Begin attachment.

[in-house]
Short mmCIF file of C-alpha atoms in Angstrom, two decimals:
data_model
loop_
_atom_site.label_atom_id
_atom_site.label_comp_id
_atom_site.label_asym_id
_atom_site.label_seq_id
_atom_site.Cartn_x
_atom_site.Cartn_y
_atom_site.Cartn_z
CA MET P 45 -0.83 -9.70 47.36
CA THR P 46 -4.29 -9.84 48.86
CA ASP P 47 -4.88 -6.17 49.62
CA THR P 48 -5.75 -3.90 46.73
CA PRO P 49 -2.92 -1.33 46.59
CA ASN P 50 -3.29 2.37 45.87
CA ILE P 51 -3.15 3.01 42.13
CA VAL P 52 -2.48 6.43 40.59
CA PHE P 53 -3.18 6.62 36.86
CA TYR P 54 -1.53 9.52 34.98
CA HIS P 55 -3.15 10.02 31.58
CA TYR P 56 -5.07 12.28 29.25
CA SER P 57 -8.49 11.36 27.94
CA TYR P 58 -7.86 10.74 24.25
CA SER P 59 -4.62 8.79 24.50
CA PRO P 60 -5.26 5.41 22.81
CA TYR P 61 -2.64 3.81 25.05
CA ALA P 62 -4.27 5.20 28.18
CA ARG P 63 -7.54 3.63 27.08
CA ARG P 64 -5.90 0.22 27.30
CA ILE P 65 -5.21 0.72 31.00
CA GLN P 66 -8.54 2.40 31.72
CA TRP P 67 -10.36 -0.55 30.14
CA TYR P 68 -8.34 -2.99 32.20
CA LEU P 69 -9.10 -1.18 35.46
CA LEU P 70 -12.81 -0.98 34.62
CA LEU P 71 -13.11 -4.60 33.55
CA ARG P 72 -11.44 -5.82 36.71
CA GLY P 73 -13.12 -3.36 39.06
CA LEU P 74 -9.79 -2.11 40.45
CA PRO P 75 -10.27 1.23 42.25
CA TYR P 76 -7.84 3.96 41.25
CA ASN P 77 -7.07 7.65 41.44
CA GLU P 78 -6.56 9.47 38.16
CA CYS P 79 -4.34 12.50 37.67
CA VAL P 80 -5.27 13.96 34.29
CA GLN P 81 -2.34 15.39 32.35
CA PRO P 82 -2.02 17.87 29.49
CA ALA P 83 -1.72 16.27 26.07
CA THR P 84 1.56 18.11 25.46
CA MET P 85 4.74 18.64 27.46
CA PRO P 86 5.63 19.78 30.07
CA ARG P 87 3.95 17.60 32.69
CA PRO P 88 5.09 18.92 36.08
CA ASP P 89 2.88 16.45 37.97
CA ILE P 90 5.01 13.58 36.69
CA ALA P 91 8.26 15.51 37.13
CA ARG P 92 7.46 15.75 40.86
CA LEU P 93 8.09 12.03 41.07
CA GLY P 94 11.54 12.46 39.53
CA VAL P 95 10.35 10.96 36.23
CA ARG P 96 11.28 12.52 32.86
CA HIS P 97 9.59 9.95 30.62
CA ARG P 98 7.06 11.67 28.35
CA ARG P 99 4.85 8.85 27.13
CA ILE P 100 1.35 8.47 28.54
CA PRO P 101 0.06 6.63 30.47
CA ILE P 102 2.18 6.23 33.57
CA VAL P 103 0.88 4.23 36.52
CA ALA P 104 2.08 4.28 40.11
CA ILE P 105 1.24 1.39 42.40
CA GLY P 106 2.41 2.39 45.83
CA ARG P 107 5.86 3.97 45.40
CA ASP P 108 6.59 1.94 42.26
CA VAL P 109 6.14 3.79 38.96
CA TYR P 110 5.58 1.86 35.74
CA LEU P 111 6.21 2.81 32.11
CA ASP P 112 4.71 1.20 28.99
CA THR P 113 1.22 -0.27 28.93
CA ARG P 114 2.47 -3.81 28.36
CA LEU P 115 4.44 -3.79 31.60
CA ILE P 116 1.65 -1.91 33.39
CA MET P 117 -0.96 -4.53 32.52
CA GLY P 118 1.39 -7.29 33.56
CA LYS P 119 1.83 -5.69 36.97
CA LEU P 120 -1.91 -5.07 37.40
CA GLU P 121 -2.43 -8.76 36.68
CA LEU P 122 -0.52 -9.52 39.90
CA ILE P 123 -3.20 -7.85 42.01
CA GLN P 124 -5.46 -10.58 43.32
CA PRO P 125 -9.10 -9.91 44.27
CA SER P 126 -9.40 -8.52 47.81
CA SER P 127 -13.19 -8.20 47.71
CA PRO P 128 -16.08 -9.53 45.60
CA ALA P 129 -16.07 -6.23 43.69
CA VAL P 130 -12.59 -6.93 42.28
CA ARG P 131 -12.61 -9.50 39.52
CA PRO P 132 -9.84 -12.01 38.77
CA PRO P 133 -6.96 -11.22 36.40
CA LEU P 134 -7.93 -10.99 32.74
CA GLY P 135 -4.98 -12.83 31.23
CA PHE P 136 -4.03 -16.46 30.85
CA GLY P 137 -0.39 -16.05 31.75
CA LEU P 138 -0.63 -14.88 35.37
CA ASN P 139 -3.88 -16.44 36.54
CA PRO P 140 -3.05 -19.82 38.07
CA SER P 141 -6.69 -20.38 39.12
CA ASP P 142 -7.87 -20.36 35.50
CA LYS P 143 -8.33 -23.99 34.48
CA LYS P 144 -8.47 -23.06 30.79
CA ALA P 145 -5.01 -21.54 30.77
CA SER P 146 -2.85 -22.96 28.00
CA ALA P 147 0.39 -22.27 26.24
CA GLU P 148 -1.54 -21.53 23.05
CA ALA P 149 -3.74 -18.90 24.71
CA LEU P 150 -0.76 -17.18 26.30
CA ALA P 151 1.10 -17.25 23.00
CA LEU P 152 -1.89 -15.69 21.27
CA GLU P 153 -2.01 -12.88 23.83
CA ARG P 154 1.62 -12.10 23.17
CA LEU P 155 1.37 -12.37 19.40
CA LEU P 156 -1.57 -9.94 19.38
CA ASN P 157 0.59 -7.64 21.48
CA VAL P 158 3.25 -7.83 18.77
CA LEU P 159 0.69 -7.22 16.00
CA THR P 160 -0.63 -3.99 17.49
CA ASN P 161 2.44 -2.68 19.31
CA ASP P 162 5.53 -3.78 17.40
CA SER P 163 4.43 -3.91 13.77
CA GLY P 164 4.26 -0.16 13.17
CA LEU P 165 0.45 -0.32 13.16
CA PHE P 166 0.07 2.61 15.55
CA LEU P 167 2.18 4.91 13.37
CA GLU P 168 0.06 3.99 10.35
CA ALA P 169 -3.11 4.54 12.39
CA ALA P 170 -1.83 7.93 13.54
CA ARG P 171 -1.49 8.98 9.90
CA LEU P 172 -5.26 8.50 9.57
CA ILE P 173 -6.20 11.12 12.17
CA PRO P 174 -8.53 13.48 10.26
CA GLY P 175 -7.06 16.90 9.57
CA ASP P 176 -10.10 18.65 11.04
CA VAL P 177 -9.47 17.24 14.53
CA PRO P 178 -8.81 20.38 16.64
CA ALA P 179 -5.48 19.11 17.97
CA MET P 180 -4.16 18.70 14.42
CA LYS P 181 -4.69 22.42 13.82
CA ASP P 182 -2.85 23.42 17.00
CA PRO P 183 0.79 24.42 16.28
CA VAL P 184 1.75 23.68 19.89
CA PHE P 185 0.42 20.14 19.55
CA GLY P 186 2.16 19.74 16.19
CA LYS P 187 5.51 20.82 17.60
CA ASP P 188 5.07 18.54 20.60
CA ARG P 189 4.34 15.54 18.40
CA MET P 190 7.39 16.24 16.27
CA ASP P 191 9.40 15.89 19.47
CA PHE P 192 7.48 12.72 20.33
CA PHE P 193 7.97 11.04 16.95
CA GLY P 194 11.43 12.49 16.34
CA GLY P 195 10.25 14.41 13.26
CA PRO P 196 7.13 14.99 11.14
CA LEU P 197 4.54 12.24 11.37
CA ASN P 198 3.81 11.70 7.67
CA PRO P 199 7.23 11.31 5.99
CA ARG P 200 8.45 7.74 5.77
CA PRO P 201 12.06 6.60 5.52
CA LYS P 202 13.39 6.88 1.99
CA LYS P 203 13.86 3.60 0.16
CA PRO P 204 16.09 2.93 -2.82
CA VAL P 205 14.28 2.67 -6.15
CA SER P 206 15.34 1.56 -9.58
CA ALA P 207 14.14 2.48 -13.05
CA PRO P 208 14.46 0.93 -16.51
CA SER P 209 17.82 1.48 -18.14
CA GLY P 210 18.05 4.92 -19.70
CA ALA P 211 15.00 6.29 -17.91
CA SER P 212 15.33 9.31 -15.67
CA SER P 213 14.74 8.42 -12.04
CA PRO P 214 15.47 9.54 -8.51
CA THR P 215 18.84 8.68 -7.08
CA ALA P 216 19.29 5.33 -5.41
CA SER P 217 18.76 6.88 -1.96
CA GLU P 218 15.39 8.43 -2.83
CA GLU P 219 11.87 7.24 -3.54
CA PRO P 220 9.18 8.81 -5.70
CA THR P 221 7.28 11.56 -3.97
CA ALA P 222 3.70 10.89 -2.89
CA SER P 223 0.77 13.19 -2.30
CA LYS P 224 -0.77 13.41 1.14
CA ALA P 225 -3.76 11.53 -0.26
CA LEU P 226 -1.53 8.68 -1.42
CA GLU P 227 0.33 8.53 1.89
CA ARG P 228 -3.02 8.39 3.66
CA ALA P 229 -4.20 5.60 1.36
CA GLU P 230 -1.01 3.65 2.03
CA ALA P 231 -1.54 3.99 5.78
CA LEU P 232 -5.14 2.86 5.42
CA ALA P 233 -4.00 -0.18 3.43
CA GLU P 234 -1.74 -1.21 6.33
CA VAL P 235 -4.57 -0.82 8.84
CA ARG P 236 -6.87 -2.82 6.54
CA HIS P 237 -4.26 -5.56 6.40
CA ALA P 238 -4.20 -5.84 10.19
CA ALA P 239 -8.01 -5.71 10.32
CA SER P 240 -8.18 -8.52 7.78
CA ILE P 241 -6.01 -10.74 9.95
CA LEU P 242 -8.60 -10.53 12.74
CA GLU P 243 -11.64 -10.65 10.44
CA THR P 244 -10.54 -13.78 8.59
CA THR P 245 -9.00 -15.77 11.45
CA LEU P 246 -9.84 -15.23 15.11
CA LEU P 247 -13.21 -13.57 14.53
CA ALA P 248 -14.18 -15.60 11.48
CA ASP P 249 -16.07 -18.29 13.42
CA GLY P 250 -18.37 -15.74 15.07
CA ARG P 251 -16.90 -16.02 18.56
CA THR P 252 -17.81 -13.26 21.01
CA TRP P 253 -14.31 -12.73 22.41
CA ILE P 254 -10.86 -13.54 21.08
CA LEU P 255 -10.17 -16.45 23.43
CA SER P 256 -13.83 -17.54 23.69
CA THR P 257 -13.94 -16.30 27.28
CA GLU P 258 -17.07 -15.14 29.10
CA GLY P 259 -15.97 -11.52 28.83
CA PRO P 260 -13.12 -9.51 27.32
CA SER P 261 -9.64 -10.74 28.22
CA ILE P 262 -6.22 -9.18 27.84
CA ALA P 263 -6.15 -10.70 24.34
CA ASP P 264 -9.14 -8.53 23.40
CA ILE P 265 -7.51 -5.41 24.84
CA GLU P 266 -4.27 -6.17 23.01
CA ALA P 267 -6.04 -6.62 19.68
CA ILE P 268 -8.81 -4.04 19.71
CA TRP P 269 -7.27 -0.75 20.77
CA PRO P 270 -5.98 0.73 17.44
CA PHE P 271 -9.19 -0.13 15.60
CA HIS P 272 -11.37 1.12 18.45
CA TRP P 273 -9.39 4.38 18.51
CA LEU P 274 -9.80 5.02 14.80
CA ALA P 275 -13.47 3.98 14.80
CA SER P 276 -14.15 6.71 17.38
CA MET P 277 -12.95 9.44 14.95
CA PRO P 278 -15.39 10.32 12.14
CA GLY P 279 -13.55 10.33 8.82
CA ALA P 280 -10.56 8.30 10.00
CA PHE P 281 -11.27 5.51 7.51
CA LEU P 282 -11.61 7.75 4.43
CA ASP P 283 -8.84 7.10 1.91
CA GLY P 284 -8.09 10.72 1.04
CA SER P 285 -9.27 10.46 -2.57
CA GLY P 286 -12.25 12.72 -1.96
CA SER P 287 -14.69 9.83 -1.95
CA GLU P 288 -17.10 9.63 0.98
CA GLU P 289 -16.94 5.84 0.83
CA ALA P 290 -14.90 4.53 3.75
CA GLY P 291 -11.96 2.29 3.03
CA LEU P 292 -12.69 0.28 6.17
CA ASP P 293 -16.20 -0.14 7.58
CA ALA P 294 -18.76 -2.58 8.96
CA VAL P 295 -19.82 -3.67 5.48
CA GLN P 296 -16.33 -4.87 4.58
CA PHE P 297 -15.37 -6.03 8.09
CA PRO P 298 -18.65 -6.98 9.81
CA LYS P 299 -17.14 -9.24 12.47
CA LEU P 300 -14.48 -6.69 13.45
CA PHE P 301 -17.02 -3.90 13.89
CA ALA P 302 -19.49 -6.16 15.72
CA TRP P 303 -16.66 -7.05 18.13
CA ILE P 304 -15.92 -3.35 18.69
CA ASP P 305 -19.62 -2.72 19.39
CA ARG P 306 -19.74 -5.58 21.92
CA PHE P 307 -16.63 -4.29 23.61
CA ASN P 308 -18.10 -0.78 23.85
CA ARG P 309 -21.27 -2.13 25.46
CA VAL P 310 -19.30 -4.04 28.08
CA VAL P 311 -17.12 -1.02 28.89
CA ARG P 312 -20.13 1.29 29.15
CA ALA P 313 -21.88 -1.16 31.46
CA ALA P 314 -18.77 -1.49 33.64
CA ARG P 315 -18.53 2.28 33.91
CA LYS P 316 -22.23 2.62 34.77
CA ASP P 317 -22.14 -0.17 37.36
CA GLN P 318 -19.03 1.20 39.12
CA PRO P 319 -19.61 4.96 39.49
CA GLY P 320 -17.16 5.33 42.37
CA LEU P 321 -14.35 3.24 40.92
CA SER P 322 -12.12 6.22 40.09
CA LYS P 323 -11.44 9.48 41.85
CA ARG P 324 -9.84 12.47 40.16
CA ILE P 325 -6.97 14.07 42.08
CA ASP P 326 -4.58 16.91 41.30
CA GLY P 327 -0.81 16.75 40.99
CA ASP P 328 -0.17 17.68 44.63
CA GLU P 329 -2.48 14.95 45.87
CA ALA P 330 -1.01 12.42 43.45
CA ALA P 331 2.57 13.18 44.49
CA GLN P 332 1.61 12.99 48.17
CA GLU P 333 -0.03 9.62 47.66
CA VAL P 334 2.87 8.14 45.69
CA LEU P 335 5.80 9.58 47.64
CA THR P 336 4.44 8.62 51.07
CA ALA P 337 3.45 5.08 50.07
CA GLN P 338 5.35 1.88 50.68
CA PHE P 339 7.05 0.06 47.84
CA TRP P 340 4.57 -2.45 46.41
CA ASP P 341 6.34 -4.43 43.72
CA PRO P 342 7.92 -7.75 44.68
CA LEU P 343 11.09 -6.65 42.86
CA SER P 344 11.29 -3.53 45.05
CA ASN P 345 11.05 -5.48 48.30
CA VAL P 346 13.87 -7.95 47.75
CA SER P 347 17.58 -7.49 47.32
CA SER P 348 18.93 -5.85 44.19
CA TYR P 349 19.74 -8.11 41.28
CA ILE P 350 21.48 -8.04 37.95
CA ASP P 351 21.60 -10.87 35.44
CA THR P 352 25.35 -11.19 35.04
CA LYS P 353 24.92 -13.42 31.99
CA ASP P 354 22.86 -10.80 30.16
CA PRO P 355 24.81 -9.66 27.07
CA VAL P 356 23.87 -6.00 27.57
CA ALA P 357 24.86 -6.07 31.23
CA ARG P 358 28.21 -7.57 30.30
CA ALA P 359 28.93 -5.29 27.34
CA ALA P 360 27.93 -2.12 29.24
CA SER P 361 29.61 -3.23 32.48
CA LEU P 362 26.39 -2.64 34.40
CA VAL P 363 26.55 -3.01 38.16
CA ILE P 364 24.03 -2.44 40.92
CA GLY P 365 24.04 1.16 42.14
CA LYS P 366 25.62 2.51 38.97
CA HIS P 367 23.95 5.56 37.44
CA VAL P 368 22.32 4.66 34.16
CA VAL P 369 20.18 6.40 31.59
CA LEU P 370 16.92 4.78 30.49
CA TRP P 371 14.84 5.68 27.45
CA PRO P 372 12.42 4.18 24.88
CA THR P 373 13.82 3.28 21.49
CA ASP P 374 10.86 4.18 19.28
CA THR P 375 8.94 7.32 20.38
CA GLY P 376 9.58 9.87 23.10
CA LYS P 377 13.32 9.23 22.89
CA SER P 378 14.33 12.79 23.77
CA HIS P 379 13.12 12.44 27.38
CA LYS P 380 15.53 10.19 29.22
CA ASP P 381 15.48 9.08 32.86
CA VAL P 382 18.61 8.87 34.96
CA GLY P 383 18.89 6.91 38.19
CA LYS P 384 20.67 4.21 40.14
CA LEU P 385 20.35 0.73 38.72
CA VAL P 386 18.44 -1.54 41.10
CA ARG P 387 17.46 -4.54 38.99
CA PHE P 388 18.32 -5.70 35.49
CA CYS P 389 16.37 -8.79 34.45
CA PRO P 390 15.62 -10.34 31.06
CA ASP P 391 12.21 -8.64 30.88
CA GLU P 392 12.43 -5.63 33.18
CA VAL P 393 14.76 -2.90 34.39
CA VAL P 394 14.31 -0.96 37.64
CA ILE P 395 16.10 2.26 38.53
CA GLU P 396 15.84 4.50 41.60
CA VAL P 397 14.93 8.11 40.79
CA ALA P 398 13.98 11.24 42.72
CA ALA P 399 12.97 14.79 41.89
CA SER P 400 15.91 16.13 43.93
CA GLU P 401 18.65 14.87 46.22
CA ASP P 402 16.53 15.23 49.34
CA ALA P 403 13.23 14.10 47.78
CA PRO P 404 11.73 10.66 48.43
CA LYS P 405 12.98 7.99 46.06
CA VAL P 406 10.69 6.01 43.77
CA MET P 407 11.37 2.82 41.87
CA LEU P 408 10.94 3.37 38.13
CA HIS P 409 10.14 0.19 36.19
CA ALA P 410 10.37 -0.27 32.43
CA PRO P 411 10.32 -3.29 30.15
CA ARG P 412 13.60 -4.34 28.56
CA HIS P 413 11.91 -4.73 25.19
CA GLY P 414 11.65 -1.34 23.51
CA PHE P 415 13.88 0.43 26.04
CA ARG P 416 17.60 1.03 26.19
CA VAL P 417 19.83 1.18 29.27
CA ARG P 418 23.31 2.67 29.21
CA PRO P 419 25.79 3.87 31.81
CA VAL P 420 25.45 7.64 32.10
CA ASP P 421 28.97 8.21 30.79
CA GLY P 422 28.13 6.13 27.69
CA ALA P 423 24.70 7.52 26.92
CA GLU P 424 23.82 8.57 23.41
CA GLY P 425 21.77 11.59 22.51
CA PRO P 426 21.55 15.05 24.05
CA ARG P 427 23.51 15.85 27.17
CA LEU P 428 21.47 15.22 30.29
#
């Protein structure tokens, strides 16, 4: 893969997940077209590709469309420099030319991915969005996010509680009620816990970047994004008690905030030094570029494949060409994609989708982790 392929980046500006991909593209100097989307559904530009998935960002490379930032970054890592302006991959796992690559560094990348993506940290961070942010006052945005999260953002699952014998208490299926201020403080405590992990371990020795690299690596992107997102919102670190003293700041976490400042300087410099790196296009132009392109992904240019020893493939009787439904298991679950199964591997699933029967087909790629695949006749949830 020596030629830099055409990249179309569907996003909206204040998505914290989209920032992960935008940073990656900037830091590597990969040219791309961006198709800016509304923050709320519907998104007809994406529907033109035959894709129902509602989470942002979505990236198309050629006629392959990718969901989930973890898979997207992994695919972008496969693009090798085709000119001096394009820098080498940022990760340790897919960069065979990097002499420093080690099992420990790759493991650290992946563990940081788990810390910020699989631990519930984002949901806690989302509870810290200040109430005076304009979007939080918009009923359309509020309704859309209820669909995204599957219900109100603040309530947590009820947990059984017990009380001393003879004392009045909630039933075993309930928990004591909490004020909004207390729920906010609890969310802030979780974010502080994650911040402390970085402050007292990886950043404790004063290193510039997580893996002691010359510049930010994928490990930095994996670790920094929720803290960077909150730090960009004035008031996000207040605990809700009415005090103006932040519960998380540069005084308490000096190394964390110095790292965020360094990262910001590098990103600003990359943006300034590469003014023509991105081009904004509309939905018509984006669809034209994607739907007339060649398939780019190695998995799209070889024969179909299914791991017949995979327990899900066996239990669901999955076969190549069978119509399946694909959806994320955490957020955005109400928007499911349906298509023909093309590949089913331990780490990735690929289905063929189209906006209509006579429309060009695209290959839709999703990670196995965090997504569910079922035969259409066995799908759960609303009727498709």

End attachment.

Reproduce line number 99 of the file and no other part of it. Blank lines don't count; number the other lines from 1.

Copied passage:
CA PRO P 132 -9.84 -12.01 38.77